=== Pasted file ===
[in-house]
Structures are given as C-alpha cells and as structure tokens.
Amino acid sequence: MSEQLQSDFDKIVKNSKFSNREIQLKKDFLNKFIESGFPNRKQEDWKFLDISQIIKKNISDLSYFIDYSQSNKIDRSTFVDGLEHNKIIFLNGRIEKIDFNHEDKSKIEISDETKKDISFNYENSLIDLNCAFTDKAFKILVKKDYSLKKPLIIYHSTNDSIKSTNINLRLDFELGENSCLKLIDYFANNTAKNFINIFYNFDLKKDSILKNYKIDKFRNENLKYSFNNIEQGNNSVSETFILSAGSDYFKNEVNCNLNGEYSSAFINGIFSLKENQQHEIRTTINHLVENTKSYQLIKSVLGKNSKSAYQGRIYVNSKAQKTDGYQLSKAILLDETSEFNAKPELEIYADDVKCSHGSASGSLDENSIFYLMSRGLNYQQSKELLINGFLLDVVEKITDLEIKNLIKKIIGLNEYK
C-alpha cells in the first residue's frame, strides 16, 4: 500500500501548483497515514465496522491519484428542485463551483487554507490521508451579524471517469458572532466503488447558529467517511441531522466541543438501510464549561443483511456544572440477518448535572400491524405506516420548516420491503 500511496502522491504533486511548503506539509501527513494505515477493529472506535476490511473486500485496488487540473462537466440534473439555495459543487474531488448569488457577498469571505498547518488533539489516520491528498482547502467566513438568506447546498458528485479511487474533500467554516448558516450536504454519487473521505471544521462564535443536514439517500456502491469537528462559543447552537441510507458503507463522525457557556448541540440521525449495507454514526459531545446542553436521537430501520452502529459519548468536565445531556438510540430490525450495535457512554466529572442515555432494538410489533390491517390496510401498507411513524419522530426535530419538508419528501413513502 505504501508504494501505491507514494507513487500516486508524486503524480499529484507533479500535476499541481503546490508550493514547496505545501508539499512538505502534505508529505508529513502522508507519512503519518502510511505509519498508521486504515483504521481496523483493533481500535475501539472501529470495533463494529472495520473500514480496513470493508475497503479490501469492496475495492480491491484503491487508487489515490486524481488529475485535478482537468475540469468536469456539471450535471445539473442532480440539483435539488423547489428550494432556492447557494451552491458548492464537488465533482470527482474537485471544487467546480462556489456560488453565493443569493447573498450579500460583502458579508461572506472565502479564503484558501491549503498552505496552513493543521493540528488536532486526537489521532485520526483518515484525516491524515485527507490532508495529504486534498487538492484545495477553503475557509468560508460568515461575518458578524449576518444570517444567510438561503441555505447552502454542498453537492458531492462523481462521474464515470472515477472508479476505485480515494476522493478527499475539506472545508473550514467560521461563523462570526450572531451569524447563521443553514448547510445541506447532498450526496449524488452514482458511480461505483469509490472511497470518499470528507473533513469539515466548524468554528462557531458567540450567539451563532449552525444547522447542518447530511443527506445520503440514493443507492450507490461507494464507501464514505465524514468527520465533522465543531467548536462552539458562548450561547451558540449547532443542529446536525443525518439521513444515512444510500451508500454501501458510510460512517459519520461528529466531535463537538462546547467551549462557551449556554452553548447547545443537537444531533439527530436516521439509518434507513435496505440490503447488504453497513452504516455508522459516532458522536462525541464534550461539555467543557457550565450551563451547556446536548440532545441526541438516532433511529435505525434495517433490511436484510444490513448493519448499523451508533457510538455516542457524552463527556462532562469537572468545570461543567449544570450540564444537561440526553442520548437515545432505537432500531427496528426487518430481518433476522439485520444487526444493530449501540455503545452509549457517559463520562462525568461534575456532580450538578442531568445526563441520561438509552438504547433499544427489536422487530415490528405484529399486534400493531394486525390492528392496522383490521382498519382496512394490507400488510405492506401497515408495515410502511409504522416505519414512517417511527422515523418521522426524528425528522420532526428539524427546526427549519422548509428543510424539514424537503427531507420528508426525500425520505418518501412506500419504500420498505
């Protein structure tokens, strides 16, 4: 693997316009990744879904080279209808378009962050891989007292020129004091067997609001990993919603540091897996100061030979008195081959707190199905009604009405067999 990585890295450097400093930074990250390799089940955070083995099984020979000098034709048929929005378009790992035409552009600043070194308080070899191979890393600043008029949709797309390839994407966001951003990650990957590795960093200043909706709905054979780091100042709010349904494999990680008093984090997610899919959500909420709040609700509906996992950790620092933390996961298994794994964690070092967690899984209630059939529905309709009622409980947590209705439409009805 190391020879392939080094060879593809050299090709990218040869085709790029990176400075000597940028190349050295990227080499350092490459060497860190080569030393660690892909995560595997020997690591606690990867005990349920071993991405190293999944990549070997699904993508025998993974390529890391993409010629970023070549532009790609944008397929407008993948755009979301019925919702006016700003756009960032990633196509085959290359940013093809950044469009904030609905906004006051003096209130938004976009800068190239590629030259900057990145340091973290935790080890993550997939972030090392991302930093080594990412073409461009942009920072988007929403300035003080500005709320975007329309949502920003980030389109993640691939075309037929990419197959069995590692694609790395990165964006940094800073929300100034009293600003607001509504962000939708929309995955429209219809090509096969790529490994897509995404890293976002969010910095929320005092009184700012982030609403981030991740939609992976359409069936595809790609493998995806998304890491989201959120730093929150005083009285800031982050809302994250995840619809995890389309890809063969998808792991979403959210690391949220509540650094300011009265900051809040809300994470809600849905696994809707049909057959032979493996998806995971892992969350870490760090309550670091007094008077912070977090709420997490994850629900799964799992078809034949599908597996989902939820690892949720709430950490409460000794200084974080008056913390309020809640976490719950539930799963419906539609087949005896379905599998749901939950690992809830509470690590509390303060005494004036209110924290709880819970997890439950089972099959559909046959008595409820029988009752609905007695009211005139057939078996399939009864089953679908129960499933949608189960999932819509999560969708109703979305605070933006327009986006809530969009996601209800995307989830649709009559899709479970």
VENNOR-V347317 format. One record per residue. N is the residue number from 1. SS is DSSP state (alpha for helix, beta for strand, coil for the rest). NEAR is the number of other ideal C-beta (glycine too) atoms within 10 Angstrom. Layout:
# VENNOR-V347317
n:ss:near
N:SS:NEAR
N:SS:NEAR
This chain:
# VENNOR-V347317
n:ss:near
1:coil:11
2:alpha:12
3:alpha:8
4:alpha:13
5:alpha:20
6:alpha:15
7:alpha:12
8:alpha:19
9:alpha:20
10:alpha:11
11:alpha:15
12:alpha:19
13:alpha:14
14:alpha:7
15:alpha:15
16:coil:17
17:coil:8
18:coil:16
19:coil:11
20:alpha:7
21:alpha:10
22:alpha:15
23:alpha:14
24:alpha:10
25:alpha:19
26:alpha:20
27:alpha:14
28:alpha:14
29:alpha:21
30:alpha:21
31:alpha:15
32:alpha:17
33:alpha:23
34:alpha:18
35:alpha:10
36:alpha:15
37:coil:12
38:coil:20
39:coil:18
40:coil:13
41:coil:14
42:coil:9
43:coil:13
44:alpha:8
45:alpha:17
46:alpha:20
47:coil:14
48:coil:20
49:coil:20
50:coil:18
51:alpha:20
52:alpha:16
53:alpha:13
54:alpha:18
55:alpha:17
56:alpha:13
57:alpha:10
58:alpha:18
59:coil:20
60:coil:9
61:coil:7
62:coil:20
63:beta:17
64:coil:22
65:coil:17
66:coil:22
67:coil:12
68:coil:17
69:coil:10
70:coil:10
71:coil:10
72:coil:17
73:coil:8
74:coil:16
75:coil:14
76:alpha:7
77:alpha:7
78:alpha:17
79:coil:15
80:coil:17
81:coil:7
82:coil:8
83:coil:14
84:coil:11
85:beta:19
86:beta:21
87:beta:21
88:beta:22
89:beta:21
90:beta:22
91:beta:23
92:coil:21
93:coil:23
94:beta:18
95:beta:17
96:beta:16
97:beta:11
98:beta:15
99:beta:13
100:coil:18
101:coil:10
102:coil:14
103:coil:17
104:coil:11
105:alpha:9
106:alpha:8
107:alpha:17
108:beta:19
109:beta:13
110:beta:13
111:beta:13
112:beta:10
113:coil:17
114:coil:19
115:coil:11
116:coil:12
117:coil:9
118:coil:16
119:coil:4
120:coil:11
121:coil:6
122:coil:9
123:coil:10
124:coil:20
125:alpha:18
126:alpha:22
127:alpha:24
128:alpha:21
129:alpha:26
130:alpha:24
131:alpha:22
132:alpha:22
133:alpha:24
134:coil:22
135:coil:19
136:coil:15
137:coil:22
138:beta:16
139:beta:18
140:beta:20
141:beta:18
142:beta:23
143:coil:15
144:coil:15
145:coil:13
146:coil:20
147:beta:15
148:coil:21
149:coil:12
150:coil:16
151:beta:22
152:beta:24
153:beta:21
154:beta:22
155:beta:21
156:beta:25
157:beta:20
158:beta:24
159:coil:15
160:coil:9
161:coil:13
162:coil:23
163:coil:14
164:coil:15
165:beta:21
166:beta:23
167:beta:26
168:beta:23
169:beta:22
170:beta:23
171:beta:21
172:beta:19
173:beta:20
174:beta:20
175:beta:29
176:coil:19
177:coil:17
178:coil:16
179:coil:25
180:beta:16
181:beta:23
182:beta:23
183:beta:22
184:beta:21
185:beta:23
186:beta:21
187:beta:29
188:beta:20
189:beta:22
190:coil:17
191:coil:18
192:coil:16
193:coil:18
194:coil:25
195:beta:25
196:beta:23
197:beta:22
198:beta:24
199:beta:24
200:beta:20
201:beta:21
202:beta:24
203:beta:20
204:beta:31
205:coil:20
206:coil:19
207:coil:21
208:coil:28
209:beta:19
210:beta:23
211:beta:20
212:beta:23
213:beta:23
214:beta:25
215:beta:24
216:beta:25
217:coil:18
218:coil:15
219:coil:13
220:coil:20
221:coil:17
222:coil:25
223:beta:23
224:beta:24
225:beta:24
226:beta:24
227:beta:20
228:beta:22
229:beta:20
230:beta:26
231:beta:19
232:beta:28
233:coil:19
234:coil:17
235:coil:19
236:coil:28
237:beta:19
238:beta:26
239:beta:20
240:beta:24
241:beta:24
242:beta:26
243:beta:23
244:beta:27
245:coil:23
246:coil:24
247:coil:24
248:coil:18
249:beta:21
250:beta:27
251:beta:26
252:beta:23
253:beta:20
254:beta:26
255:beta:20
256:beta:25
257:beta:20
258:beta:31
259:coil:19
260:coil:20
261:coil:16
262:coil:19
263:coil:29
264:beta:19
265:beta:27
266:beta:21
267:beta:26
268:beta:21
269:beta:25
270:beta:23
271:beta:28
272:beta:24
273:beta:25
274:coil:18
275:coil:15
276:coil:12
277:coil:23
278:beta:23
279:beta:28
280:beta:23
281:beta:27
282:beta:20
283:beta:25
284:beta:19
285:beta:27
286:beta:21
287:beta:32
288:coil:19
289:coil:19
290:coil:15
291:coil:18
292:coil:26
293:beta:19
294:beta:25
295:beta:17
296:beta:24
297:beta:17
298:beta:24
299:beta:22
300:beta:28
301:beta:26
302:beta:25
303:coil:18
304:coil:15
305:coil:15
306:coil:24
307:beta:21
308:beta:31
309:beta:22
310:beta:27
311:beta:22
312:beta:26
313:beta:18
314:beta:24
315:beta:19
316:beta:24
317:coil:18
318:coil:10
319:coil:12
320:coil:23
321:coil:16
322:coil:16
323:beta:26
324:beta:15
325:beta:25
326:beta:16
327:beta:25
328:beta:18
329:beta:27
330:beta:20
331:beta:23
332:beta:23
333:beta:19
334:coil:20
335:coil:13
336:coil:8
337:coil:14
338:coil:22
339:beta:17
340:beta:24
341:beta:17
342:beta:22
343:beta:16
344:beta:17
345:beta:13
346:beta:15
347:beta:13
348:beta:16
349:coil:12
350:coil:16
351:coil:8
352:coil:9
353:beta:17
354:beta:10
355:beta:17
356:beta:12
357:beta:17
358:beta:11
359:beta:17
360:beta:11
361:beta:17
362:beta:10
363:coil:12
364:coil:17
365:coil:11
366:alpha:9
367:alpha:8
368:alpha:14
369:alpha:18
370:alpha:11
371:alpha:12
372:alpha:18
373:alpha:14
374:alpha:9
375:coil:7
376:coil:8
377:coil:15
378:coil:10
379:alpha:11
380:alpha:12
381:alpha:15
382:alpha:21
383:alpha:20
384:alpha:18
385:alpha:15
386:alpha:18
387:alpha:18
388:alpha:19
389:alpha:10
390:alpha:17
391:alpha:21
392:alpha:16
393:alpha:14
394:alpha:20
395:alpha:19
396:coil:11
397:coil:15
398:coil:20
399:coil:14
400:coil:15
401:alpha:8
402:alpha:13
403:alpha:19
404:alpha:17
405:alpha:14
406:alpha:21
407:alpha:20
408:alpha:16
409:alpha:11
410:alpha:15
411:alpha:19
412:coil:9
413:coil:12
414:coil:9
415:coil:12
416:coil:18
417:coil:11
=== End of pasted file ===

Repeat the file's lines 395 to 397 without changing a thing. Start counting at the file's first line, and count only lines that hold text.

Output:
382:alpha:21
383:alpha:20
384:alpha:18